But aerial refueling represents only part of the long-distance, airborne power-projection equation.
Since 2007, the PLAAF has been flight testing its latest comprehensive upgrade of its H-6K Badger bomber to include aerial refueling capability. Since March of 2015, the PLAAF has utilized the H-6 bomber platform to conduct long-range and increasingly complex over-water air combat operations all along its eastern coastline, including the Sea of Japan, the Philippine Sea and the South China Sea. These flights originally concentrated on breaking through the First Island Chain into the Western Pacific via both the Miyako Strait (between Okinawa and Taiwan) and the Bashi Channel (between Taiwan and the Philippines). In 2016, the PLAAF expanded these flights to include circumnavigating Taiwan and flying “combat air patrols” over disputed features in the South China Sea, including Fiery Cross Reef, Scarborough Shoal, Mischief Reef and Woody Island. These flights are becoming more complex through the incorporation of at least six different types of supporting aircraft, including intelligence/reconnaissance, early warning, fighter and electronic warfare aircraft. Additionally, many of these flights have taken place via direct interaction with PLA Navy surface action groups, coordination that underscores an increasingly joint Chinese military.
Strategically, these bomber flights are not only meant to coerce and pressure Taiwan and the Tsai administration but also to discourage U.S. armed forces intervention into a potential China-Taiwan conflict. Operationally, these flights provide vital operational training for PLAAF crews on a range of skills that can only be cultivated in a combat-realistic situation, such as pilot endurance flights, varying weather conditions over water, navigational challenges, interaction with foreign aircraft and signals intelligence collection. Aerial refueling, although utilized during these flights by escort fighters on a very limited basis, did not play much of a factor.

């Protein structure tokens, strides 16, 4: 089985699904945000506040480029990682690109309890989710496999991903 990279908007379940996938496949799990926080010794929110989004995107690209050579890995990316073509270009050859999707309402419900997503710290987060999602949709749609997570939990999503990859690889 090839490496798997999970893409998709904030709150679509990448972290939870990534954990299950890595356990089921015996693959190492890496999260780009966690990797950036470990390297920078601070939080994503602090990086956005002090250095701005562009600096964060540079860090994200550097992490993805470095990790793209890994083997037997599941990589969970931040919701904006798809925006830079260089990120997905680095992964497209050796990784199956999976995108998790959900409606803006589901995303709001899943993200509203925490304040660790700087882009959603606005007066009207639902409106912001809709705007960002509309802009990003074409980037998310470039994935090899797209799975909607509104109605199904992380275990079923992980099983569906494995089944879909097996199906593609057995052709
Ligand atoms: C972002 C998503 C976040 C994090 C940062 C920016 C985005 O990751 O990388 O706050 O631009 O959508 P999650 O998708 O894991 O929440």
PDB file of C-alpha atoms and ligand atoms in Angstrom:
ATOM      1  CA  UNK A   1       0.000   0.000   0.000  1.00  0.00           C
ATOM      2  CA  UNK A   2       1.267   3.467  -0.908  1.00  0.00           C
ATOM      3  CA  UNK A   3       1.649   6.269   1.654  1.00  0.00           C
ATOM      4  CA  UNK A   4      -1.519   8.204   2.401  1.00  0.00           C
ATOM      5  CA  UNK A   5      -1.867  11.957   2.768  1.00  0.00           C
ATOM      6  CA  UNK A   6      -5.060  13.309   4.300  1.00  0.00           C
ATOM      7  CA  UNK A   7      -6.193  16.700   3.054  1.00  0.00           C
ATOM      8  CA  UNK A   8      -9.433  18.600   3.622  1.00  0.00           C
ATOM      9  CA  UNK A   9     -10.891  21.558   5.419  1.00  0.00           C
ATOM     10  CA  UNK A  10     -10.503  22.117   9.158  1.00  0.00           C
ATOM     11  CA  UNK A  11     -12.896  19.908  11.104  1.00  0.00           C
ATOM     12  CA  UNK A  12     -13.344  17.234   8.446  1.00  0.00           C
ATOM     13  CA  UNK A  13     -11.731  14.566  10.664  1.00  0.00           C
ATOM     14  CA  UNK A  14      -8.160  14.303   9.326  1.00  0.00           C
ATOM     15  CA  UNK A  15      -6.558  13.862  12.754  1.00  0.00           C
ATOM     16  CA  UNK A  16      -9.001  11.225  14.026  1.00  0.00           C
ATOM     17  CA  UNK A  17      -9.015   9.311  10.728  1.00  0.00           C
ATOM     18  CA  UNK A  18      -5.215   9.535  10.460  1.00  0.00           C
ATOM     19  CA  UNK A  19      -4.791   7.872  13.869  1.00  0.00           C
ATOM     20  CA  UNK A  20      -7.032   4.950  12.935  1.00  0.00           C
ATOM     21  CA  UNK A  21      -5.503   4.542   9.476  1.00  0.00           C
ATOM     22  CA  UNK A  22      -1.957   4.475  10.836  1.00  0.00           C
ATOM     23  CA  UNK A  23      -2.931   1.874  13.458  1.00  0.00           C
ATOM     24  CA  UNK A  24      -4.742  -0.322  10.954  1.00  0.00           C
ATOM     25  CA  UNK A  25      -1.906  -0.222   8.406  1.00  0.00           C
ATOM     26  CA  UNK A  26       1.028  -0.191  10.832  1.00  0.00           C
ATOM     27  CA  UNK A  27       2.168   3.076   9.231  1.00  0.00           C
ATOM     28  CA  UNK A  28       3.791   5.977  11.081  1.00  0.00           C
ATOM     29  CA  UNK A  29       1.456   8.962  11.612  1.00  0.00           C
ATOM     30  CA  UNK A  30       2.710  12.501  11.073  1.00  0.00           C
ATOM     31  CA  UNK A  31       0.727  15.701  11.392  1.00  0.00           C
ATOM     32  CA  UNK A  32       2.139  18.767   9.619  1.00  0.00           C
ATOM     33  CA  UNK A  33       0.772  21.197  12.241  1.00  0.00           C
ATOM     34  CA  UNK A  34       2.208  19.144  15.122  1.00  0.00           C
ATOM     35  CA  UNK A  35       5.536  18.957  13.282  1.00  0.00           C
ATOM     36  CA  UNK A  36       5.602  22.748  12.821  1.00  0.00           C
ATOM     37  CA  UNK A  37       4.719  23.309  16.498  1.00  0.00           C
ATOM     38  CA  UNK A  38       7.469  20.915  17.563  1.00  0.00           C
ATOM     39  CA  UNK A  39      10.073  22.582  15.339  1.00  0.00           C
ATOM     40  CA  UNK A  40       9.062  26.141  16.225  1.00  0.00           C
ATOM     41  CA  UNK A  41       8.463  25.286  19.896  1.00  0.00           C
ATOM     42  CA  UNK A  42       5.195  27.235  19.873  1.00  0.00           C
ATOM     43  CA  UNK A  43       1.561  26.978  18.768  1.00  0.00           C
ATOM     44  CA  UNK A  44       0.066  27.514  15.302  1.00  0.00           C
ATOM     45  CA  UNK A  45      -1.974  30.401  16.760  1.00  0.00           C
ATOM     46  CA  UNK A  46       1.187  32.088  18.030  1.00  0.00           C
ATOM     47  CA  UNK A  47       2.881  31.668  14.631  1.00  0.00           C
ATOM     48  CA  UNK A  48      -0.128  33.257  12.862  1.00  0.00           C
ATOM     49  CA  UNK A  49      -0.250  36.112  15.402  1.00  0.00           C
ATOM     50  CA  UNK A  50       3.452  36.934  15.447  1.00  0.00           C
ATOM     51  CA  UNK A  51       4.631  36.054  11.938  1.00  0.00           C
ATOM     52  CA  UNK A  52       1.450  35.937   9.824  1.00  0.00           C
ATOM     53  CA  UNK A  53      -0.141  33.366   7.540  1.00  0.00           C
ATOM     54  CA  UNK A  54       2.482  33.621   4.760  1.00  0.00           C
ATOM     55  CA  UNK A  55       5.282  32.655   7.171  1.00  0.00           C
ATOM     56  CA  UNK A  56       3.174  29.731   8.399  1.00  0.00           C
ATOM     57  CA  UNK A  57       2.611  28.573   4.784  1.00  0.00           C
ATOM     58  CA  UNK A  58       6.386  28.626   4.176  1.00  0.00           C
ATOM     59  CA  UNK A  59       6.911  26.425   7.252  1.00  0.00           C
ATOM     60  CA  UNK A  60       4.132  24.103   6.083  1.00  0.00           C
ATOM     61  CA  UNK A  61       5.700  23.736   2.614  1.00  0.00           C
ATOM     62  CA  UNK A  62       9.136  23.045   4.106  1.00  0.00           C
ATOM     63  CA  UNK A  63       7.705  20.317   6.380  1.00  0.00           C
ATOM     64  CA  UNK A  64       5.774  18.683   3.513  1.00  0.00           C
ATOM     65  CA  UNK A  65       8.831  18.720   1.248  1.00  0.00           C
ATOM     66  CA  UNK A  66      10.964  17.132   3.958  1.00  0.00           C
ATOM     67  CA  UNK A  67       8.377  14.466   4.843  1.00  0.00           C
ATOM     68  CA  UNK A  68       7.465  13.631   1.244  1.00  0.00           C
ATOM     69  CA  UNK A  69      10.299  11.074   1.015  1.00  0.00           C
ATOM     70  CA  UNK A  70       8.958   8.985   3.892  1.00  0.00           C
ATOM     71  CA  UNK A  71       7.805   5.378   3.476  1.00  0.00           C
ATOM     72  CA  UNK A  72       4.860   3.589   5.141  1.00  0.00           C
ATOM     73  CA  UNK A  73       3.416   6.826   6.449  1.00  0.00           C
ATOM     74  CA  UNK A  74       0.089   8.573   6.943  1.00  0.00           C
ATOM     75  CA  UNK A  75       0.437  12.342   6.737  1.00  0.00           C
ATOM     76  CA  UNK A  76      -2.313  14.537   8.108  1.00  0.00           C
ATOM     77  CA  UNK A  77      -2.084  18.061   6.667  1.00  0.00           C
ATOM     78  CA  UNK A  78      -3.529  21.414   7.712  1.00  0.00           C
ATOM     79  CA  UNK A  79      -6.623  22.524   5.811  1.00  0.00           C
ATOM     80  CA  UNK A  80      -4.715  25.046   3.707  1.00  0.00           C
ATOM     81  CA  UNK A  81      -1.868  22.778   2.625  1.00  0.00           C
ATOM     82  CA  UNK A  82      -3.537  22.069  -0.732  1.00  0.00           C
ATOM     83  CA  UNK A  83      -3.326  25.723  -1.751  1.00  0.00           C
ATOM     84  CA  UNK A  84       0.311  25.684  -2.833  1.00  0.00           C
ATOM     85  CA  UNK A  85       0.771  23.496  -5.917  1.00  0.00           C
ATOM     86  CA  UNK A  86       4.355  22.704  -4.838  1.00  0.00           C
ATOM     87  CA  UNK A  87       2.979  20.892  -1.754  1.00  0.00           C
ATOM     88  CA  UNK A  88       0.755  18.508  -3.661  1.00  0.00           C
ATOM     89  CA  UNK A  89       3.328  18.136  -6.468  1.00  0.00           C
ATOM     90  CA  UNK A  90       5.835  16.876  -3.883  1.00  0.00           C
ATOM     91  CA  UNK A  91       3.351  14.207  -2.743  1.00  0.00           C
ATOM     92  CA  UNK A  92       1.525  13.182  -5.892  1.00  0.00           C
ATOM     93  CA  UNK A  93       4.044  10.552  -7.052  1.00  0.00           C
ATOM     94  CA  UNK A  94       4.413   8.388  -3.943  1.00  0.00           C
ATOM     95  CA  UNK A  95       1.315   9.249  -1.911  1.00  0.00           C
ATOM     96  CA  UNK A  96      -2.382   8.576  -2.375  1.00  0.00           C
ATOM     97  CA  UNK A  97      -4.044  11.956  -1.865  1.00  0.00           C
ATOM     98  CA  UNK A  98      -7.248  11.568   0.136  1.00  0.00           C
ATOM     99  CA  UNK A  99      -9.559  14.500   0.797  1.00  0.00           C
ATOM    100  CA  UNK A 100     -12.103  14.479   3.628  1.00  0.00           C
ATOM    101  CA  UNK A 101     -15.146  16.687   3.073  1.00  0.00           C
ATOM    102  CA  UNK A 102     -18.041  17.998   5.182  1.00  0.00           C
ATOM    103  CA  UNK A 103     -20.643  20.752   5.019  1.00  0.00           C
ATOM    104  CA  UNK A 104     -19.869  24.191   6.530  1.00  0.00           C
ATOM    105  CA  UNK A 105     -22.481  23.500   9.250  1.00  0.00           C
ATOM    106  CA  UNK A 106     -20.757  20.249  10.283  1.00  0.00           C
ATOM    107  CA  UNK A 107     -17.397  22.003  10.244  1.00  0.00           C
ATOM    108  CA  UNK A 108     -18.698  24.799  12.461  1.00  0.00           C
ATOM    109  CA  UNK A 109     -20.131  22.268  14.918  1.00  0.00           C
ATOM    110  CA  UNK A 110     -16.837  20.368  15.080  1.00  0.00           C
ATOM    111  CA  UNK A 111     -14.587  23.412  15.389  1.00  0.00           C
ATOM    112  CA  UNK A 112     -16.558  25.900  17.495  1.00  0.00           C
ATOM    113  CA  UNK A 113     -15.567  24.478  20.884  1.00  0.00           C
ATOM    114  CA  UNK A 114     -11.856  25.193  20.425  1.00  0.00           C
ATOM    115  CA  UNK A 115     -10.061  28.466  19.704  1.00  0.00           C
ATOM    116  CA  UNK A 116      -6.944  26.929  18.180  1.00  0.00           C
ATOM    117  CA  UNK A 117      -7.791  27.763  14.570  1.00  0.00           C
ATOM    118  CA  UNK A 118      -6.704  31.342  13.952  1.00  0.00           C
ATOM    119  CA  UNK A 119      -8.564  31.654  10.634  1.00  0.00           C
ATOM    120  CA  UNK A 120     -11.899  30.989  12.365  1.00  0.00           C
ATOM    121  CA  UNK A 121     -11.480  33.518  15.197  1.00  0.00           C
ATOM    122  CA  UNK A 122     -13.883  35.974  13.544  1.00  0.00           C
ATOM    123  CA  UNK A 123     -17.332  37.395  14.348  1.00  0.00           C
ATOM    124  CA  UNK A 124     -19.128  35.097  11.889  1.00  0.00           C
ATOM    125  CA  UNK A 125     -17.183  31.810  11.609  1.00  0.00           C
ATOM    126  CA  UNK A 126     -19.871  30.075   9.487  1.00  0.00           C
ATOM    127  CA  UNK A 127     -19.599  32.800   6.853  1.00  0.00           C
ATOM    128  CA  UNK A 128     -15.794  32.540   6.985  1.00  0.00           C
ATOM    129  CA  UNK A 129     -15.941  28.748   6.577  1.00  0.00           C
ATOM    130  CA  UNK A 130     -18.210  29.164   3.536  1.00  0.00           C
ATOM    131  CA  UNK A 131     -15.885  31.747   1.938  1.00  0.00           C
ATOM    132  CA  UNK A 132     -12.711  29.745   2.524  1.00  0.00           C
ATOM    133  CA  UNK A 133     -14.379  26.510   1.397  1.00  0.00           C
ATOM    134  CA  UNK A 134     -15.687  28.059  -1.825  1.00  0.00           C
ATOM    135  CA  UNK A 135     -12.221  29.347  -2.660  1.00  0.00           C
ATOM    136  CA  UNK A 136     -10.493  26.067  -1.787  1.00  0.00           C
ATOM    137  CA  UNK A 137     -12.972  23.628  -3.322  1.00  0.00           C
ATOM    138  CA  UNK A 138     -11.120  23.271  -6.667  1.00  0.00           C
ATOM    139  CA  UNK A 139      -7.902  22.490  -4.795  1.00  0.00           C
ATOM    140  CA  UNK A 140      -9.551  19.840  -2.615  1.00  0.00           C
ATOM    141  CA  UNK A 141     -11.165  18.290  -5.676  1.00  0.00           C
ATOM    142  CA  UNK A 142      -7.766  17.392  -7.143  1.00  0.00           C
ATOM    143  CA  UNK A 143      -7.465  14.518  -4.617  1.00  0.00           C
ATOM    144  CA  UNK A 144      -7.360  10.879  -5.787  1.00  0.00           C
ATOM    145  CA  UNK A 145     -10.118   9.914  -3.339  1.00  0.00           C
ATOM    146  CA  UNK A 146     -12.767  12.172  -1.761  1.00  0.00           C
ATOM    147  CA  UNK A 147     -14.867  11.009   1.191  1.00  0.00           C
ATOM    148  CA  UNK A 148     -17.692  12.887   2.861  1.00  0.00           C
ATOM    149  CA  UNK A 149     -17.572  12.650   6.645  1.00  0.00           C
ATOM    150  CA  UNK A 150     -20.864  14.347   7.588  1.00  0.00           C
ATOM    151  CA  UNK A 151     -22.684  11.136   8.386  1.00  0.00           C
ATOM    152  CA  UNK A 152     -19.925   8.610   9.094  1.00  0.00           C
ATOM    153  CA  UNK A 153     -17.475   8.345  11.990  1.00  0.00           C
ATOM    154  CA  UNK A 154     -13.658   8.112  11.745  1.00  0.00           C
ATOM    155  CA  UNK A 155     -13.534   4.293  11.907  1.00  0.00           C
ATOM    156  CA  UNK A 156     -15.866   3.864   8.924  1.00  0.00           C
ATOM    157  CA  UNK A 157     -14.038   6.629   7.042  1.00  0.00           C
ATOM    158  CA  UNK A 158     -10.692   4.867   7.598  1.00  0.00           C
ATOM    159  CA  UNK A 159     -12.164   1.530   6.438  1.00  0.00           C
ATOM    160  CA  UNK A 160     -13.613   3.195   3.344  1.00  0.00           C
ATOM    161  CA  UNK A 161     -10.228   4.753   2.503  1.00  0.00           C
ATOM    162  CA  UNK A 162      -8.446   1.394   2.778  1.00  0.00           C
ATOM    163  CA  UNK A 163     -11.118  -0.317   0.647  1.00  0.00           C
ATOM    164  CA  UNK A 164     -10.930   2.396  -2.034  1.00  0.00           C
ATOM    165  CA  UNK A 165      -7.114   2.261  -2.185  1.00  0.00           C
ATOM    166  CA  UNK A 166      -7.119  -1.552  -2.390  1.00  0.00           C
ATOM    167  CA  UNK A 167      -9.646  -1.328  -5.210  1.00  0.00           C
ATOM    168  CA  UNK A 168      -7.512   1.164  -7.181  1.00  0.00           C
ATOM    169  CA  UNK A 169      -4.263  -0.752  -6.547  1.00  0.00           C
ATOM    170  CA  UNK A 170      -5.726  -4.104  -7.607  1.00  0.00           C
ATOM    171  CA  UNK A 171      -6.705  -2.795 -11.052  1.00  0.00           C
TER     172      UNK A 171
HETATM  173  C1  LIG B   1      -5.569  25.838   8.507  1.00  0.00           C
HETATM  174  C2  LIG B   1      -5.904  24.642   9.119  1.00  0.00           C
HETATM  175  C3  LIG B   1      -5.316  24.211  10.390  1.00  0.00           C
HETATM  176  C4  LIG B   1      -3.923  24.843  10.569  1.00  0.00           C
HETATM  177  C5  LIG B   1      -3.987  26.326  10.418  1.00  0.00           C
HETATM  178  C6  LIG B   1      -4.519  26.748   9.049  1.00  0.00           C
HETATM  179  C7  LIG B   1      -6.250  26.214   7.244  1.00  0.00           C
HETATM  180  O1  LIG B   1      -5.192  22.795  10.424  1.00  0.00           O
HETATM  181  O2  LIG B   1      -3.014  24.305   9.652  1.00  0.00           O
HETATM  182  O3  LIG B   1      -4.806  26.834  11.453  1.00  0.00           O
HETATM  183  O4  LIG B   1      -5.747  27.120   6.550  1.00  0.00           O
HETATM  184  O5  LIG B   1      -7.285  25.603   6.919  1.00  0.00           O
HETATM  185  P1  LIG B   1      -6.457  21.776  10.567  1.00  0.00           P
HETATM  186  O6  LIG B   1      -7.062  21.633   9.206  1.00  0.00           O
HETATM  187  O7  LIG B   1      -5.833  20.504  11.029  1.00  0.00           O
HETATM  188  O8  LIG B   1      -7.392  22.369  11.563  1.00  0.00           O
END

With a reported combat range of nearly 1,890 nautical miles (nm), the H-6K can carry six CJ-10 or CJ-20 land-attack cruise missiles with ranges of over 430 and 1,080 nm respectively. Alternatively, the H-6K could carry the YJ-12 anti-shipping missile with a range of 220 nm. Assuming air superiority within the first island chain and east of Taiwan via a combination of fighters and special mission aircraft, the H-6K could easily threaten land and sea-based targets operating inside the second island chain—areas such as Japan, the Philippines, Guam, Palau and northern Australia.
Assuming air superiority within the first island chain and farther east of Taiwan, the combination of Y-20 aerial refueling and the H-6K bombers’ long-range missiles, the H-6K gains the ability to put U.S. and partner armed forces operating outside the second island chain, such as Alaska and Hawaii at risk. Additionally, depending on overflight restrictions, or a lack thereof, strike distances could also range all of Russia, the Middle East and as far west as the Red Sea.
Furthermore, should the PLAAF be able to create and sustain a multiple-hit refueling air bridge of its own—presumably while operating within a weapons-engagement umbrella provided by a combination of air-refuelable, low-observable fighters such as the J-20, J-16, or J-31 and the long-range, surface-to-air and surface-to-surface missile capabilities of the PLA Navy’s Type 055 Renhai and Type 052 Luyang III destroyers—these strikes ranges could be extended even farther.
The PLA’s aerial refueling program is rapidly progressing to a formidable and sustainable model. The Y-20 aerial refueling aircraft represents a significant evolutionary step for the Chinese military. Once the Y-20 is fully operational, it will be capable of refueling multiple variants of PLAAF and PLANAF strike and support aircraft which could be combined to form a lethal, long-range airborne land and maritime strike capability. Coupled with the extended endurance and long-range armament of an air-refuelable H-6K Badger bomber, the PLA will not only be able to threaten U.S. and partner land bases and sea-based strike groups operating well beyond the second island chain in the U.S. Pacific Command area of operations but also threaten forces operating within both the U.S. Central Command and U.S. European Command areas of responsibility. This threat presents a formidable challenge to U.S. military and political planners as they consider possible military engagement scenarios against China.
LCDR David Barr is a career intelligence officer and currently within the Directorate for Intelligence and Information Operations for U.S. Pacific Fleet. His opinions do not represent those of the U.S. Government, Department of Defense or the Department of the Navy.